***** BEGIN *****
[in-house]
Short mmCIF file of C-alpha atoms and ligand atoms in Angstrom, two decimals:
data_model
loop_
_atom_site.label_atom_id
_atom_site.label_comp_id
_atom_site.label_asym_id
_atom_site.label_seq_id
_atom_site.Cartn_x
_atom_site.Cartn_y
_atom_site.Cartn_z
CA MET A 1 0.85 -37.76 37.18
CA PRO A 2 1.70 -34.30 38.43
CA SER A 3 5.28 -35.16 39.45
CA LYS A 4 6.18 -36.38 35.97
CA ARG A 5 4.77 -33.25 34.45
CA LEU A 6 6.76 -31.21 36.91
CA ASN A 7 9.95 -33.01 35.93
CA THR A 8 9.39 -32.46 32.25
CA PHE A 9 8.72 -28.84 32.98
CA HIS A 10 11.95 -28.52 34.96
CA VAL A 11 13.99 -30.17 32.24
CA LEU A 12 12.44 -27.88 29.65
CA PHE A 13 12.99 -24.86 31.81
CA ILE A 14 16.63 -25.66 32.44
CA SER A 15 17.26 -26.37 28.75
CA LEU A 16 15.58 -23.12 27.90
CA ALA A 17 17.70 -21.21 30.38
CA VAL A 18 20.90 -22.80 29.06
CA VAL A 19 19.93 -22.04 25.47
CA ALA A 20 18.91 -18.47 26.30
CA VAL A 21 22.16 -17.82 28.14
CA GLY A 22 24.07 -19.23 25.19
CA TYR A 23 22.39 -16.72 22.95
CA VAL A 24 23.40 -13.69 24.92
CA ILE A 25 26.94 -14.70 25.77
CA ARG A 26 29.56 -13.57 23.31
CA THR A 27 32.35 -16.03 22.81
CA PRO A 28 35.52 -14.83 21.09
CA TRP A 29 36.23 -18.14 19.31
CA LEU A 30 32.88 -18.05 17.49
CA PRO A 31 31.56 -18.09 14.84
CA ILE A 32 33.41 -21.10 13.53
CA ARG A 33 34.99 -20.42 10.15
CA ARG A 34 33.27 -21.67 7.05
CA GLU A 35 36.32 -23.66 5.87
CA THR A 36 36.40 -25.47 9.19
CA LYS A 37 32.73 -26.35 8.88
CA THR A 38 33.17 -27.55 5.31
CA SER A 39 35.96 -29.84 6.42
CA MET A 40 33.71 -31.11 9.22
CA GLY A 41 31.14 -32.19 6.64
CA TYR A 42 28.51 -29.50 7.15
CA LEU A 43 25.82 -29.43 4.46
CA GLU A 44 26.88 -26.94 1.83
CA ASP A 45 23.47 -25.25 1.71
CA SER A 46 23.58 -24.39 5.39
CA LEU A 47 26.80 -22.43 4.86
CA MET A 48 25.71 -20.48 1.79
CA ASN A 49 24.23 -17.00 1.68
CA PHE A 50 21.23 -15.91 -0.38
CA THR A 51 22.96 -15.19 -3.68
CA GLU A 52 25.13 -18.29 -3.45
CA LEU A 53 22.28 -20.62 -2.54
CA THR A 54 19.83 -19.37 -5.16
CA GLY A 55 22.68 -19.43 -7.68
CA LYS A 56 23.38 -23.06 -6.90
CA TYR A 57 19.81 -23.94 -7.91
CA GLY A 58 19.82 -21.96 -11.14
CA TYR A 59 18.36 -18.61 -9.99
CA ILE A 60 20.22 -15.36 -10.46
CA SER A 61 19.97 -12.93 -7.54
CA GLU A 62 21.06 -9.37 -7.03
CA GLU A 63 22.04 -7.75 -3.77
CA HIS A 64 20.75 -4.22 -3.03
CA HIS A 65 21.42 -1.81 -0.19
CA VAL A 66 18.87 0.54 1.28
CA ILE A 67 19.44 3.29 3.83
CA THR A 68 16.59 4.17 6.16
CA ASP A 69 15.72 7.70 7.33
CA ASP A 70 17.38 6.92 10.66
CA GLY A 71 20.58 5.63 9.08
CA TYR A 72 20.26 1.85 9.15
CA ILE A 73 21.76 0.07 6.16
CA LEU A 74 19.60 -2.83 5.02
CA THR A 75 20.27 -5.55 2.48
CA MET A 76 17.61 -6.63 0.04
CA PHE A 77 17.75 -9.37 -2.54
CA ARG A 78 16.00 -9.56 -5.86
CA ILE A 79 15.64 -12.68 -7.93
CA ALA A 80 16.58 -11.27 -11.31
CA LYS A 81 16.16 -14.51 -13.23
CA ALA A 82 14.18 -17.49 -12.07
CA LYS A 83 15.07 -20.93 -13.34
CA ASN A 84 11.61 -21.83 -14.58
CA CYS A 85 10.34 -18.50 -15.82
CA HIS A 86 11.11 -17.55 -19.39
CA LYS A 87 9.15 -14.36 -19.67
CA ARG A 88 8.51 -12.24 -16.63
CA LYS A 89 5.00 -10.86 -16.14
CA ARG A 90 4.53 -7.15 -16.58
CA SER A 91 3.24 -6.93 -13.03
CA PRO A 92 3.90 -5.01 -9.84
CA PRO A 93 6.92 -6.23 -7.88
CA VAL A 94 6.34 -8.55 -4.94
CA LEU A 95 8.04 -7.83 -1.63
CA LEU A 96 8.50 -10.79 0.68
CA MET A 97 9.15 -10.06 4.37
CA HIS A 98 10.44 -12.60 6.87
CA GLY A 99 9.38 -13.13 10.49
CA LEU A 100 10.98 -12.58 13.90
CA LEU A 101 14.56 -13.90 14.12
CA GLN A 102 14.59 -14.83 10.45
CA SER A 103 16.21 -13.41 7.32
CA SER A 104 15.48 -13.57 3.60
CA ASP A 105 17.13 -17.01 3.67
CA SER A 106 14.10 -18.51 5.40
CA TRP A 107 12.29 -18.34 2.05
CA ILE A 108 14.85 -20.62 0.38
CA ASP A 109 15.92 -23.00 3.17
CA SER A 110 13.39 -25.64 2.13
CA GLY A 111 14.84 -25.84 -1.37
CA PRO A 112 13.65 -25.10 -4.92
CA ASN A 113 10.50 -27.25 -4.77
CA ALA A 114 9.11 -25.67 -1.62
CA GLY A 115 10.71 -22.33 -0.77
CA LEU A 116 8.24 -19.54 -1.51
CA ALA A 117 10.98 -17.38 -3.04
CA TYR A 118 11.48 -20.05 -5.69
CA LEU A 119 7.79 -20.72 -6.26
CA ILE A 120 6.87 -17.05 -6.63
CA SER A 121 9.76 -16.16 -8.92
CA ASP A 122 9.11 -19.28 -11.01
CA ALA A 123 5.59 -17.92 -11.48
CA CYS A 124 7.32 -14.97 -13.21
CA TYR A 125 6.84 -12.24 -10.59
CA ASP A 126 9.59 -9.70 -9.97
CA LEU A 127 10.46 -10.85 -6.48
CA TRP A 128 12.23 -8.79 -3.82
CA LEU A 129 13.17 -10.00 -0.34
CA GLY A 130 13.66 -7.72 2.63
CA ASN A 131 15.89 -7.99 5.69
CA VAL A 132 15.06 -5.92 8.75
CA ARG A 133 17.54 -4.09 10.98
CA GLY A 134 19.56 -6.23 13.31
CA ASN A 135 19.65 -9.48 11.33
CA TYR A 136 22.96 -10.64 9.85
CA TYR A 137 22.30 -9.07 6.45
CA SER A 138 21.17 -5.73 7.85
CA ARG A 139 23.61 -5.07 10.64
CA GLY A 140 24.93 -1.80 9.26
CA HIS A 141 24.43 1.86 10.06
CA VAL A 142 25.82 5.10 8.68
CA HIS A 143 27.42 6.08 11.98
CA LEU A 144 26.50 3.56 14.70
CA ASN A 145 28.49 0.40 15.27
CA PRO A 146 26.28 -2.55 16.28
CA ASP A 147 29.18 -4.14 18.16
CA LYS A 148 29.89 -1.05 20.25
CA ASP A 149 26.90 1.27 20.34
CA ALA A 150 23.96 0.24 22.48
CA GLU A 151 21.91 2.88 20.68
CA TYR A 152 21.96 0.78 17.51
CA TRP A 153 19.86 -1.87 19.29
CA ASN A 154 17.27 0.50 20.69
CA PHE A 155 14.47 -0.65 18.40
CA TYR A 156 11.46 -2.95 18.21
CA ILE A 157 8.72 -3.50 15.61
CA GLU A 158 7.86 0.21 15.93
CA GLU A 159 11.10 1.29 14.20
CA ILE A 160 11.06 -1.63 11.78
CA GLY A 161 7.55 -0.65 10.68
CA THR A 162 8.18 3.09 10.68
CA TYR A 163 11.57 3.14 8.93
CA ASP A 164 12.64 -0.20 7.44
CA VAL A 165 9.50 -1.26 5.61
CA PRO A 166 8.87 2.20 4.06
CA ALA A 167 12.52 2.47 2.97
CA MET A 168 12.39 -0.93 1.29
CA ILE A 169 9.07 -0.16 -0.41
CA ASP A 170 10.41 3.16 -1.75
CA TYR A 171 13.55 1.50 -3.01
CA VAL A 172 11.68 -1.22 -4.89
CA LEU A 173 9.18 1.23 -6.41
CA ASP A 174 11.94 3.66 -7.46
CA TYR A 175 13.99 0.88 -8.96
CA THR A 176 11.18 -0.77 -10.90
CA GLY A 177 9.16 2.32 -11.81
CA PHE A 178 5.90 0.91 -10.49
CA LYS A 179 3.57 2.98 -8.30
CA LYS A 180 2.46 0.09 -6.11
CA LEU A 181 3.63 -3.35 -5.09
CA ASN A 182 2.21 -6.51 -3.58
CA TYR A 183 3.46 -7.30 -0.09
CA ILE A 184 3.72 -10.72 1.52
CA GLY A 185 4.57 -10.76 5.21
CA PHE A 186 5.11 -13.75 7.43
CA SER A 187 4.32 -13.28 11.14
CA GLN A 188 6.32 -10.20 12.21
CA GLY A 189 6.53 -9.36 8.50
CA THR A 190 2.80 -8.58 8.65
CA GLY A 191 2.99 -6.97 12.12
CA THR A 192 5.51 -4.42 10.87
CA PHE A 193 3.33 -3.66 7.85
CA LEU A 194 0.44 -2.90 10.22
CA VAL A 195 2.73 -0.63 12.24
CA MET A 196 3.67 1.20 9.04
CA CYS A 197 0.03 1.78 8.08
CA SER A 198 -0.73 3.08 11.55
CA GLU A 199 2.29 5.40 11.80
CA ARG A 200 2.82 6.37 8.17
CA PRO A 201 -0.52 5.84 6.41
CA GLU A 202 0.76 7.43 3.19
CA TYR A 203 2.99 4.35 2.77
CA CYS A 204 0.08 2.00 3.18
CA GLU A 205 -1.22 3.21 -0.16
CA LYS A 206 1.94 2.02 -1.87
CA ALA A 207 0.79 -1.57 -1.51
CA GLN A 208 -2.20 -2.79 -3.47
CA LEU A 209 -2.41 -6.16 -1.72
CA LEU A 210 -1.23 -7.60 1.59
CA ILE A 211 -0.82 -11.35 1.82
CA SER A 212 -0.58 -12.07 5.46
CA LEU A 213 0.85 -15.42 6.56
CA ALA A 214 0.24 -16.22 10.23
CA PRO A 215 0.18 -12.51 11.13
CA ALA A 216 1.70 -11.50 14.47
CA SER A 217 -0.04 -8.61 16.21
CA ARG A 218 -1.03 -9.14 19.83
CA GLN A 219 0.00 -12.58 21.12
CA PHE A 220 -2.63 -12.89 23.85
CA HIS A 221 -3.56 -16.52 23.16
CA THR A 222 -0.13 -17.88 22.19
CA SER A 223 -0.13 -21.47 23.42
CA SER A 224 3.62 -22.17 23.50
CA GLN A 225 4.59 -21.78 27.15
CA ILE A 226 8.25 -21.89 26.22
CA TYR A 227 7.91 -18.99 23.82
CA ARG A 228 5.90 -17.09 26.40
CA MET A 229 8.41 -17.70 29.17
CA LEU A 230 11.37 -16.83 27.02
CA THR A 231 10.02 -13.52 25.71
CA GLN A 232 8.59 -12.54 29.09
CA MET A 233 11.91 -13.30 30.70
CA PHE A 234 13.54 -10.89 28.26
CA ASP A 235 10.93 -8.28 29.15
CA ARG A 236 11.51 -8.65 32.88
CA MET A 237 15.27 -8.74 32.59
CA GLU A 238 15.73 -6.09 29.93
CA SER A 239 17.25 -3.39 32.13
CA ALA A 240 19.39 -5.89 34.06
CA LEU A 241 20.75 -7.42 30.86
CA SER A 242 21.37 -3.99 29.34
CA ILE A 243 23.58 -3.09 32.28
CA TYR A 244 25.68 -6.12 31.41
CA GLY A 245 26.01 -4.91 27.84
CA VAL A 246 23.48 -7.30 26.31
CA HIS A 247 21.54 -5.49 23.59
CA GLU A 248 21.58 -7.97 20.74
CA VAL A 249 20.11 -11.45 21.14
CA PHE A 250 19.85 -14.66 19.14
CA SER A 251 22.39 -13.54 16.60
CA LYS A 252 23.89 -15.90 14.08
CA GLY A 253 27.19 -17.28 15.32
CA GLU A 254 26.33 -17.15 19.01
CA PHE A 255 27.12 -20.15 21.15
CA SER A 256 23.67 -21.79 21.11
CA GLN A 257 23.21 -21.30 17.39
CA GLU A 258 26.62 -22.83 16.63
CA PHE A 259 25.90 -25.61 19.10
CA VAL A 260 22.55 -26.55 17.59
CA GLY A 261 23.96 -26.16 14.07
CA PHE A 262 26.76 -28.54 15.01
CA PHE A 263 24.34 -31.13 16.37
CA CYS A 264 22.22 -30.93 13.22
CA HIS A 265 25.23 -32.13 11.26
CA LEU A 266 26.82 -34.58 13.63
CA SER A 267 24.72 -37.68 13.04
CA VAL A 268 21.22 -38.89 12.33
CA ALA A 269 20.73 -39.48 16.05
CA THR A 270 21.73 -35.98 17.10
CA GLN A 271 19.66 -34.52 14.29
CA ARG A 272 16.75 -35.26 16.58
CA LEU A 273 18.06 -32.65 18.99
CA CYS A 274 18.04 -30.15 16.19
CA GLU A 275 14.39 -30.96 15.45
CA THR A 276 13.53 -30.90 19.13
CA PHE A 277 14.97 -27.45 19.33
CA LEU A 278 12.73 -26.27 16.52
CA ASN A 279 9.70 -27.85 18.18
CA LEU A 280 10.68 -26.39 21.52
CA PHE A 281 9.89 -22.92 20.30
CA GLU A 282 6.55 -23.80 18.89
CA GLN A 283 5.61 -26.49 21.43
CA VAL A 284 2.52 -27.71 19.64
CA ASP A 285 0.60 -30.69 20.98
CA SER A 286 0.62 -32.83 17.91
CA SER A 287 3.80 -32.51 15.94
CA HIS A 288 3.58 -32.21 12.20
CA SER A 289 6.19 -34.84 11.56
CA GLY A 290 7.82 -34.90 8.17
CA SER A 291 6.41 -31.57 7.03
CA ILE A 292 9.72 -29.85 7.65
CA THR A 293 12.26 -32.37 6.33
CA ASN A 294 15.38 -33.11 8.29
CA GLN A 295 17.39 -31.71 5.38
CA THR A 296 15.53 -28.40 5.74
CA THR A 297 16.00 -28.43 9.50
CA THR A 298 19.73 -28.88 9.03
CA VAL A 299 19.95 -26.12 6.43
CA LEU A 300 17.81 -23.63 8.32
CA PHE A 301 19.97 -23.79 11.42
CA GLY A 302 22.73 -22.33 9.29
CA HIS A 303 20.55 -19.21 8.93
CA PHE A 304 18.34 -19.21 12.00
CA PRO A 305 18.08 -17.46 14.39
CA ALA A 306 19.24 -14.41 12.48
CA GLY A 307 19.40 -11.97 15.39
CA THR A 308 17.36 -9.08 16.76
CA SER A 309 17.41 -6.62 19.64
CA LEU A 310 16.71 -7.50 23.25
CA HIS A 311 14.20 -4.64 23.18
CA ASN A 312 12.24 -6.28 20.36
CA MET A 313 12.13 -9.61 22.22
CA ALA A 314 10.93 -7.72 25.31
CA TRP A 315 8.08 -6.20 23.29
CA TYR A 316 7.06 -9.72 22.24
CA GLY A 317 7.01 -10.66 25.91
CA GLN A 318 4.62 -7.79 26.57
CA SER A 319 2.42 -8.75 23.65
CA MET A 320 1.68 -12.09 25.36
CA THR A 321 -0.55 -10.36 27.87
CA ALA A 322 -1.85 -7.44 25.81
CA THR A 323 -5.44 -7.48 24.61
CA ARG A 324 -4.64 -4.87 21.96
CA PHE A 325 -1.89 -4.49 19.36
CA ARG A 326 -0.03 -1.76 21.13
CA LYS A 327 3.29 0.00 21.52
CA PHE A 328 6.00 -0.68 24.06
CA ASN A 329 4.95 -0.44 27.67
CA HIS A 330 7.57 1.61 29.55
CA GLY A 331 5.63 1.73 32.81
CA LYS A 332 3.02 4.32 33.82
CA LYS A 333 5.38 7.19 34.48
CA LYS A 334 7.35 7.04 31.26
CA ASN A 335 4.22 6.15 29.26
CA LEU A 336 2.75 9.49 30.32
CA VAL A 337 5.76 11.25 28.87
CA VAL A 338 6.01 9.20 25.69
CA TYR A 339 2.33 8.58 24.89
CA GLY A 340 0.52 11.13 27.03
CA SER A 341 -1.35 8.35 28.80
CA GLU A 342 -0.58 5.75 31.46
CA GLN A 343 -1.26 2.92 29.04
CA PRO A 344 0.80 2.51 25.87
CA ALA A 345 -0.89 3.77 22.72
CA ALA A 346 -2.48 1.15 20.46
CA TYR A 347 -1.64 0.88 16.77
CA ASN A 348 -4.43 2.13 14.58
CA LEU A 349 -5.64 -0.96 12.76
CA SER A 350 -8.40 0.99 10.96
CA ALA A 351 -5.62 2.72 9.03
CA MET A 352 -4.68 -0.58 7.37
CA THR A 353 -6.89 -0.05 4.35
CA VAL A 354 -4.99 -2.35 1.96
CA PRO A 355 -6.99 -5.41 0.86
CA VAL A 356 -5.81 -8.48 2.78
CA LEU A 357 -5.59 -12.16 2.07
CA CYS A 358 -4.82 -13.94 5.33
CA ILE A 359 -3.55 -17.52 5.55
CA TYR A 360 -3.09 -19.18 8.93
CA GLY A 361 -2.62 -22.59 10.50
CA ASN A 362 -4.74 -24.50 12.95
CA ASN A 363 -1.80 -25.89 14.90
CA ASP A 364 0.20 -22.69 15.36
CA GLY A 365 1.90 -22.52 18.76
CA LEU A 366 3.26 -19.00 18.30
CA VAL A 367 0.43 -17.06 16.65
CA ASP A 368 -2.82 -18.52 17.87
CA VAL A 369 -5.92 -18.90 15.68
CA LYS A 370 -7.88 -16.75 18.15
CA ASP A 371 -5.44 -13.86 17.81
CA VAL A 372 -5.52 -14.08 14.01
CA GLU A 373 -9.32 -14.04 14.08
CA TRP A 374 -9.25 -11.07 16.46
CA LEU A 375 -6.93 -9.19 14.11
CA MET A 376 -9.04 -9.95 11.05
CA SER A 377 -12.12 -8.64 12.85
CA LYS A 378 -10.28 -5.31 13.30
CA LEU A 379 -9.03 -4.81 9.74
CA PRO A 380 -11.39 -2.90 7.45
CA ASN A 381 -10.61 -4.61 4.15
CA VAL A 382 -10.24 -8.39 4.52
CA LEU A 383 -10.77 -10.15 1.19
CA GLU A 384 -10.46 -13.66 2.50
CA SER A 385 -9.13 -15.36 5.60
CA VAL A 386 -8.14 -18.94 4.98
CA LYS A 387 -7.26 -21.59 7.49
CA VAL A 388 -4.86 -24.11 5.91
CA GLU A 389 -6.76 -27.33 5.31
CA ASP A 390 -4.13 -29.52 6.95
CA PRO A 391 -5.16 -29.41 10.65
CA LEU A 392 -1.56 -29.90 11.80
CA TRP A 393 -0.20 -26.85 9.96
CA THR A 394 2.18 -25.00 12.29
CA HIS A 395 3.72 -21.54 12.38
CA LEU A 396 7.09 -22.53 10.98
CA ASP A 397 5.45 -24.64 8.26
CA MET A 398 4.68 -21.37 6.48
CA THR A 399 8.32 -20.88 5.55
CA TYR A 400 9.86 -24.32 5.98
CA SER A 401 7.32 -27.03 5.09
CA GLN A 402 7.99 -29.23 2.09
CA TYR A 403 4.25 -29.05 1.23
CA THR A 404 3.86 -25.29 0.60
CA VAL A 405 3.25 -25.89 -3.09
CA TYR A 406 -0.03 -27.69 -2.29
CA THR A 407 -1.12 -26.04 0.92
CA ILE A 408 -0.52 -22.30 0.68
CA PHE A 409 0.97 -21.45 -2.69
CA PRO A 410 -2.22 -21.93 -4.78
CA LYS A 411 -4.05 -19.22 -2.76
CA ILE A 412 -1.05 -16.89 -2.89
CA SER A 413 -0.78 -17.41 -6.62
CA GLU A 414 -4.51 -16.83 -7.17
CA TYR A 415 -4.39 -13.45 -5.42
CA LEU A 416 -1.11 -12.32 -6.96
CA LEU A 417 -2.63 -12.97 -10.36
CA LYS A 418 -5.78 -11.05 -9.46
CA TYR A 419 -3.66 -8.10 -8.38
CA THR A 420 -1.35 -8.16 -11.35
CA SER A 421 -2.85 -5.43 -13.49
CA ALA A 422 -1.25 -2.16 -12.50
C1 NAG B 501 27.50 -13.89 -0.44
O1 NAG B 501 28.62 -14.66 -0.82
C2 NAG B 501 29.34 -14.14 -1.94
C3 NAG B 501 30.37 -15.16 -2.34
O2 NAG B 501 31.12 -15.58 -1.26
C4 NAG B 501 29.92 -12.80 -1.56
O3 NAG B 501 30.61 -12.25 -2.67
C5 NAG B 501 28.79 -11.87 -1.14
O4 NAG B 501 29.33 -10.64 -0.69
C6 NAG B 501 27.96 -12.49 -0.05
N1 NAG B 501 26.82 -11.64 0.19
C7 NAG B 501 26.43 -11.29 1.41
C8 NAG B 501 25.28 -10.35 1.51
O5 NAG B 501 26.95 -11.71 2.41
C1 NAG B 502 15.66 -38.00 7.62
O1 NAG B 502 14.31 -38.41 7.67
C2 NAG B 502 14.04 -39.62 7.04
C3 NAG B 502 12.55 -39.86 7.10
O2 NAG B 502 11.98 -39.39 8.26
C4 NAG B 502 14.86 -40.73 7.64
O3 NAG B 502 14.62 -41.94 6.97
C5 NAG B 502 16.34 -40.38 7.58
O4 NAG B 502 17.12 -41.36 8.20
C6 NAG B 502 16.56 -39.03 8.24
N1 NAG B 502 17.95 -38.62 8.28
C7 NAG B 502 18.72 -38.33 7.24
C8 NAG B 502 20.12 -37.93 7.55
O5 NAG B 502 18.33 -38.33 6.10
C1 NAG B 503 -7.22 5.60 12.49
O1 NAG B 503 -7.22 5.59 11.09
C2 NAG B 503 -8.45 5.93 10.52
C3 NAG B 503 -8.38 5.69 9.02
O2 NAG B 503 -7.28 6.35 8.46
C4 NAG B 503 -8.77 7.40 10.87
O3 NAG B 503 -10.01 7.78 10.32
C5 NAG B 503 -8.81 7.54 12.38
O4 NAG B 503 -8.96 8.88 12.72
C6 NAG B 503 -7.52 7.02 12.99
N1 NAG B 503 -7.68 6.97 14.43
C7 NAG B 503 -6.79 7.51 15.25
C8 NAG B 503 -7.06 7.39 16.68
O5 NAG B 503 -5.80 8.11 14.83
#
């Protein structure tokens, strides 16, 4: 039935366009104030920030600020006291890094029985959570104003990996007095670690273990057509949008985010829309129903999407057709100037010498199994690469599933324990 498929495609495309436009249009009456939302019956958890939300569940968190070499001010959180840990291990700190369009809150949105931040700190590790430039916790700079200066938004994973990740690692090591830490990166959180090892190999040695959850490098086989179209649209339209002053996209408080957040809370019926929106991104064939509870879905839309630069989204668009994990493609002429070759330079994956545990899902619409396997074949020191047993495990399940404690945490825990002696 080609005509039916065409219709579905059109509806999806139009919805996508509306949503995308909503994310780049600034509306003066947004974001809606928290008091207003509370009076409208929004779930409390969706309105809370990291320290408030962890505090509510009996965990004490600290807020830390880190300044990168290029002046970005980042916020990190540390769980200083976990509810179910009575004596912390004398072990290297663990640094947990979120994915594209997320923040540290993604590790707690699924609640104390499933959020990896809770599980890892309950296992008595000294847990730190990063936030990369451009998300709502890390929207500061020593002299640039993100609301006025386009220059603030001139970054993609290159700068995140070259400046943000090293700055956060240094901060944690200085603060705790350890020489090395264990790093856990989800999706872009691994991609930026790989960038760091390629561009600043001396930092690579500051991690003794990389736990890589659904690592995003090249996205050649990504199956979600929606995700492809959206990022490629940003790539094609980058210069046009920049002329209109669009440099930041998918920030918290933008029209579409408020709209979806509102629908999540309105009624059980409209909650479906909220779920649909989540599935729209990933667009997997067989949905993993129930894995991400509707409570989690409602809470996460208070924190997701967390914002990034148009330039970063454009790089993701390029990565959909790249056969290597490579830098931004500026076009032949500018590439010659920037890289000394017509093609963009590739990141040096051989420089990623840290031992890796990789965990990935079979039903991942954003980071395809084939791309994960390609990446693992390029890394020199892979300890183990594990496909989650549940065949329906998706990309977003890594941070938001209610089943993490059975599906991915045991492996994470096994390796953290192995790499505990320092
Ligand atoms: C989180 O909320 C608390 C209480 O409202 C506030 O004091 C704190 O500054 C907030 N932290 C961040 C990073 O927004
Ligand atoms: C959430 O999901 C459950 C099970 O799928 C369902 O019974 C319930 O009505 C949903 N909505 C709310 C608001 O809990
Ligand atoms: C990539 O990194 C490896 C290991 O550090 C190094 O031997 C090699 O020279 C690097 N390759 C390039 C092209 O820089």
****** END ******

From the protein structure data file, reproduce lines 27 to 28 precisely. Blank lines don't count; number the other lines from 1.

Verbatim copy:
CA LEU A 16 15.58 -23.12 27.90
CA ALA A 17 17.70 -21.21 30.38